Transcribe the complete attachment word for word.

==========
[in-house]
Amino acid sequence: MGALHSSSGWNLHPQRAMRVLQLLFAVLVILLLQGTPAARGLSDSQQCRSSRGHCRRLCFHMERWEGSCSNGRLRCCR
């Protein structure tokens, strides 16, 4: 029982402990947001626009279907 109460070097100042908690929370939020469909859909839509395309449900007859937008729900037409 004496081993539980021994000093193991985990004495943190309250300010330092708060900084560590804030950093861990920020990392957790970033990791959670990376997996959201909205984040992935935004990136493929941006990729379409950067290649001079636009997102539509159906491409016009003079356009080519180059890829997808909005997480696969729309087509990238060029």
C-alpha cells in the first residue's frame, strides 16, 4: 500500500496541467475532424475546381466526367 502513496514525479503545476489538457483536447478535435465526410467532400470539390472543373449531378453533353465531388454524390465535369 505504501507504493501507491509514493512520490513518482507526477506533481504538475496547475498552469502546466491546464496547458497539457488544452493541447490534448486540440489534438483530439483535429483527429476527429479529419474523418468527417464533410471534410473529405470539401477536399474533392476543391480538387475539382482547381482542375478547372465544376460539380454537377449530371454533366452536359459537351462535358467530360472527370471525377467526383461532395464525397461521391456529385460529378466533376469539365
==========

[in-house]
Amino acid sequence: MGALHSSSGWNLHPQRAMRVLQLLFAVLVILLLQGTPAARGLSDSQQCRSSRGHCRRLCFHMERWEGSCSNGRLRCCR
């Protein structure tokens, strides 16, 4: 029982402990947001626009279907 109460070097100042908690929370939020469909859909839509395309449900007859937008729900037409 004496081993539980021994000093193991985990004495943190309250300010330092708060900084560590804030950093861990920020990392957790970033990791959670990376997996959201909205984040992935935004990136493929941006990729379409950067290649001079636009997102539509159906491409016009003079356009080519180059890829997808909005997480696969729309087509990238060029």
C-alpha cells in the first residue's frame, strides 16, 4: 500500500496541467475532424475546381466526367 502513496514525479503545476489538457483536447478535435465526410467532400470539390472543373449531378453533353465531388454524390465535369 505504501507504493501507491509514493512520490513518482507526477506533481504538475496547475498552469502546466491546464496547458497539457488544452493541447490534448486540440489534438483530439483535429483527429476527429479529419474523418468527417464533410471534410473529405470539401477536399474533392476543391480538387475539382482547381482542375478547372465544376460539380454537377449530371454533366452536359459537351462535358467530360472527370471525377467526383461532395464525397461521391456529385460529378466533376469539365